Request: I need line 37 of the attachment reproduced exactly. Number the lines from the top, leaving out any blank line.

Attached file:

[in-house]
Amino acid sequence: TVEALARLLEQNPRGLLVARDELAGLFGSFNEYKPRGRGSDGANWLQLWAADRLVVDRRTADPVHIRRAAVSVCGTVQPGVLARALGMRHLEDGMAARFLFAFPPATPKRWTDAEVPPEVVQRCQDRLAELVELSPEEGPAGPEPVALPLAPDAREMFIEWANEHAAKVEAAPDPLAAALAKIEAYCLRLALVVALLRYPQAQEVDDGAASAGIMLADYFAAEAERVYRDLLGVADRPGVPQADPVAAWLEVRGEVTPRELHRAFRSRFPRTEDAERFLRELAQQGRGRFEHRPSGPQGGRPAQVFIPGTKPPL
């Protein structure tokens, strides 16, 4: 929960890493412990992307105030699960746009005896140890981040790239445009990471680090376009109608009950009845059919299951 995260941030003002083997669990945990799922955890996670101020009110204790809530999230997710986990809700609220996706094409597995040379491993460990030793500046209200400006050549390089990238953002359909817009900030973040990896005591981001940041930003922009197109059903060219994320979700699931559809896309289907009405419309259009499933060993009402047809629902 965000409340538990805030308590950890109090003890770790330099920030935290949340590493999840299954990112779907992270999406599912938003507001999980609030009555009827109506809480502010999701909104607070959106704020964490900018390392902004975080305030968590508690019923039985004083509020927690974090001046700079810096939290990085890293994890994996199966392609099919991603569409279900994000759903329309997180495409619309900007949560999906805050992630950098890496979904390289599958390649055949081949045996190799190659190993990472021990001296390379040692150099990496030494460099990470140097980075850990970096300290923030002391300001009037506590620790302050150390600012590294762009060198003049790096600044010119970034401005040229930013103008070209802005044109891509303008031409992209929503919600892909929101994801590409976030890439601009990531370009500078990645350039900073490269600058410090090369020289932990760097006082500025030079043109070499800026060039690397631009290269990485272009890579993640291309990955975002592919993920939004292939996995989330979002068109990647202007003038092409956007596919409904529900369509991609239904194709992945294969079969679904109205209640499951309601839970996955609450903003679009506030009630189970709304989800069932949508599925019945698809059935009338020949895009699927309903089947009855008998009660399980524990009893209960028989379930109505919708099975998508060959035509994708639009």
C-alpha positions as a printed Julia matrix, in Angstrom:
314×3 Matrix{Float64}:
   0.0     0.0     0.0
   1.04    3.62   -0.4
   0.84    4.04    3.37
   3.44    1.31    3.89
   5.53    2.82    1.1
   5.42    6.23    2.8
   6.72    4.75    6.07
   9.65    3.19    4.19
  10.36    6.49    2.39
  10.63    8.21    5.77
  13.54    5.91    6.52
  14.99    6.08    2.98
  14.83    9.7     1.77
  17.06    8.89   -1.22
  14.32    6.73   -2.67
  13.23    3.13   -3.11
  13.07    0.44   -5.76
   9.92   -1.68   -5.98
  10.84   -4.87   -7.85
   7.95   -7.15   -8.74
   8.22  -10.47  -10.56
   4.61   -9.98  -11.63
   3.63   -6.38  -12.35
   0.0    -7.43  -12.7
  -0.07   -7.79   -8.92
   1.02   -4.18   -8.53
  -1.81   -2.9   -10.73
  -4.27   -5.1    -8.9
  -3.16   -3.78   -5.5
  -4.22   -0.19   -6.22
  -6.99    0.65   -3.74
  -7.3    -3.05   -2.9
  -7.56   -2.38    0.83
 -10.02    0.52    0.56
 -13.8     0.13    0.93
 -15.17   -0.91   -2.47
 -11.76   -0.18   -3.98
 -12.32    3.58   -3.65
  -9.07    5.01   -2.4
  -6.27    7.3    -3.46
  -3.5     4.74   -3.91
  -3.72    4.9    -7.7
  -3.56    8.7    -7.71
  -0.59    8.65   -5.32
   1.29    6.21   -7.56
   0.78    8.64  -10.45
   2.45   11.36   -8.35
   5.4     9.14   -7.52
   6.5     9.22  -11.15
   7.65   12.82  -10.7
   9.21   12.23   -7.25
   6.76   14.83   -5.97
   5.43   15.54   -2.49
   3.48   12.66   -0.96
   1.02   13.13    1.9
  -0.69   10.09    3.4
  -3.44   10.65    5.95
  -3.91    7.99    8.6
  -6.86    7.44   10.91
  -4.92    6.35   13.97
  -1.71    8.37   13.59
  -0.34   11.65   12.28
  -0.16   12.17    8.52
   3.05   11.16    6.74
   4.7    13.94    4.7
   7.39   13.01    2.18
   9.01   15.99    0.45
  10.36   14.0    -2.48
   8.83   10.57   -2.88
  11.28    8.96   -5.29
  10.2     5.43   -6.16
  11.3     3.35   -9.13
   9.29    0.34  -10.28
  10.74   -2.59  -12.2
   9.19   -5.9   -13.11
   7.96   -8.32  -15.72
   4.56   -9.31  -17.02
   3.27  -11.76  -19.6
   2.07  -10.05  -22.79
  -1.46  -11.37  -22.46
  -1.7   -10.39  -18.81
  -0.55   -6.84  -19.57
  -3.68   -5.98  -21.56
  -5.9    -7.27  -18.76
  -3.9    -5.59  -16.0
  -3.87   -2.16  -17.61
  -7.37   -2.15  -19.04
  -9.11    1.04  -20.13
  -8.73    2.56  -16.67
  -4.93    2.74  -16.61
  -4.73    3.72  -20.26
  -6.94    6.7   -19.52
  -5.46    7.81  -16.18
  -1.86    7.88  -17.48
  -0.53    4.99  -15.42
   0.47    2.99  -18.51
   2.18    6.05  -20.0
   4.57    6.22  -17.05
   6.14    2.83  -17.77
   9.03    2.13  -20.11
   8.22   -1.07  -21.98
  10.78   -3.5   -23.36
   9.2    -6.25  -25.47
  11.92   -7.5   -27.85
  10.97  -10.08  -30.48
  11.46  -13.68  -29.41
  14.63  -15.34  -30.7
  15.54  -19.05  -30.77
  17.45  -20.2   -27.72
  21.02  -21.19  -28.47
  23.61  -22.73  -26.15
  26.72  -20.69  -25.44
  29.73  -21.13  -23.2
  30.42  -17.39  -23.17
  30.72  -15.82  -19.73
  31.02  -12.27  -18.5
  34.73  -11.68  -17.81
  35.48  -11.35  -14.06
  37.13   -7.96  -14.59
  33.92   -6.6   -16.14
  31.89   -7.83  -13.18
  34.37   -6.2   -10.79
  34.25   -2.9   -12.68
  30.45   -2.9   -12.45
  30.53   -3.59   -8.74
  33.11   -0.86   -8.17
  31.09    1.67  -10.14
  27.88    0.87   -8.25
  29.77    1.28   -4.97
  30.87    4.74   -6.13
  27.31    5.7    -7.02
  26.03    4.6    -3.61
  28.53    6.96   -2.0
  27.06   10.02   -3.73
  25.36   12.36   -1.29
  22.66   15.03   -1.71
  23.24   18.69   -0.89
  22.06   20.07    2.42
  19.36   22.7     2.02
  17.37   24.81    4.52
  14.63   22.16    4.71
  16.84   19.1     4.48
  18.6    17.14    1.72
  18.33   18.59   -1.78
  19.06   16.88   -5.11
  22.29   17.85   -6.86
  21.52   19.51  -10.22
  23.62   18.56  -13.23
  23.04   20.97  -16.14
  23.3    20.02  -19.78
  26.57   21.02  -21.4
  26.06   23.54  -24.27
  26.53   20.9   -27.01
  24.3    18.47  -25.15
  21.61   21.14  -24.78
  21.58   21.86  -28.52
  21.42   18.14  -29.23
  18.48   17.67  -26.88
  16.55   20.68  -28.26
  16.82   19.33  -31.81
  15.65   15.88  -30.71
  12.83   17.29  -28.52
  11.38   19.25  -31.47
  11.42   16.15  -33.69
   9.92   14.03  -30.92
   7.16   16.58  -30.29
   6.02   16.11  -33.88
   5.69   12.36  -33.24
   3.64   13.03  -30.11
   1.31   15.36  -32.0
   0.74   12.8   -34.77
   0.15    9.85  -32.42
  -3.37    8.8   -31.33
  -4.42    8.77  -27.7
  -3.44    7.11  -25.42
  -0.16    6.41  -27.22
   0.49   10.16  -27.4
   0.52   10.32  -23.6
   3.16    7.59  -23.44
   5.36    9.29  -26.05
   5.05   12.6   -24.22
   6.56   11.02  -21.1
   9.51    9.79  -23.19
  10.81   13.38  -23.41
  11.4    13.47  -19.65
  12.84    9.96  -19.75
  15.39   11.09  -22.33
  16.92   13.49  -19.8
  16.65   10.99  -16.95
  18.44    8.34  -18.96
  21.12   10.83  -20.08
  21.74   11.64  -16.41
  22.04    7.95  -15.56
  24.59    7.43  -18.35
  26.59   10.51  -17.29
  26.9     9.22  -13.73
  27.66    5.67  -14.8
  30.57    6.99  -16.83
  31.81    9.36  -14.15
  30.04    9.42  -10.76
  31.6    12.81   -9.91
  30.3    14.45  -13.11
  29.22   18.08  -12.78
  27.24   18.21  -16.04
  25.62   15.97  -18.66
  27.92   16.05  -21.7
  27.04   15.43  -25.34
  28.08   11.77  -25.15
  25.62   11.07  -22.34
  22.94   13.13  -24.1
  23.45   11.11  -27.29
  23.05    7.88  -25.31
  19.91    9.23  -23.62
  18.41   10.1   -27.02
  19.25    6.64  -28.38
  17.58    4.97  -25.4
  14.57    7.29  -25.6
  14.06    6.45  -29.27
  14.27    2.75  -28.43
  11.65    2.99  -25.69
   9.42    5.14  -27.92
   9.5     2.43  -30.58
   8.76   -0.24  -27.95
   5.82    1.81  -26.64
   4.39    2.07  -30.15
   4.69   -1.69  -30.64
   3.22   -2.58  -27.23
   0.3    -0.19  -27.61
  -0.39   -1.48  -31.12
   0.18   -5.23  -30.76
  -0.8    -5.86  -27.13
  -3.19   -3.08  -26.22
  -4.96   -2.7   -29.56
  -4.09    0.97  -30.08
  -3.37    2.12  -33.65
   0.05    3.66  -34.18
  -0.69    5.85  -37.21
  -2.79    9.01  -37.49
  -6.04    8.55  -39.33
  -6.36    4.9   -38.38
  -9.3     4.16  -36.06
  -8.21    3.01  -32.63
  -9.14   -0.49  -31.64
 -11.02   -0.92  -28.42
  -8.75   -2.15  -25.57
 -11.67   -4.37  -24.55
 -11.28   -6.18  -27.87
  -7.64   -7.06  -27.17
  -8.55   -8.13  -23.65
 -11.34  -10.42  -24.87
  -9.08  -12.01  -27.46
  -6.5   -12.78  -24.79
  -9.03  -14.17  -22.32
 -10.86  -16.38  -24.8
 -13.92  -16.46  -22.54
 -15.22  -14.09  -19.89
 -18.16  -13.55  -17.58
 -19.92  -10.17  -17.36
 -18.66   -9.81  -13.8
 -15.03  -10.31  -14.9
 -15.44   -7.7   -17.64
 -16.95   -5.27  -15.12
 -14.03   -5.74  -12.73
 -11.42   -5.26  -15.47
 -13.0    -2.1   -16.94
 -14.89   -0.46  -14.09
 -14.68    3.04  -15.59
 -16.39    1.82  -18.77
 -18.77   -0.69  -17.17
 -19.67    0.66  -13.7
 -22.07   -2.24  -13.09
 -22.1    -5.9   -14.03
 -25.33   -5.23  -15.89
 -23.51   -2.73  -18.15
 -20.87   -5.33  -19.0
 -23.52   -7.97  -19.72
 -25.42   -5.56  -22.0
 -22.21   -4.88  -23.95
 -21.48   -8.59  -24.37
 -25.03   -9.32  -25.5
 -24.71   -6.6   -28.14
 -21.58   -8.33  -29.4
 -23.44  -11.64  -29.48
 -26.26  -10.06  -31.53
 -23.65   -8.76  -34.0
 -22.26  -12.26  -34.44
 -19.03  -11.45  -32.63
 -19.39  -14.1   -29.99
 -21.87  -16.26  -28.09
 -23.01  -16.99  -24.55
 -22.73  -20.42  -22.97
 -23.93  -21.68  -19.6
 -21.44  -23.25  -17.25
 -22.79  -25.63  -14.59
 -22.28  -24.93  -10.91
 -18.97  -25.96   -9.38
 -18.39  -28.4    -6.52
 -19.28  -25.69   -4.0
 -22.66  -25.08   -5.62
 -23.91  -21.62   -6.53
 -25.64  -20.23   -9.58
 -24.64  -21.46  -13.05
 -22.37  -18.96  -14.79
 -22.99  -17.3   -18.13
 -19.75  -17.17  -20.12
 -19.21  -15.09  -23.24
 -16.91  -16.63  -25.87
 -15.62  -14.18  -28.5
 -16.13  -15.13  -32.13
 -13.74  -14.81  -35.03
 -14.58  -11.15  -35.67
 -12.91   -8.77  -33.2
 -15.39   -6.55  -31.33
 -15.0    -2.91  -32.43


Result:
  -7.3    -3.05   -2.9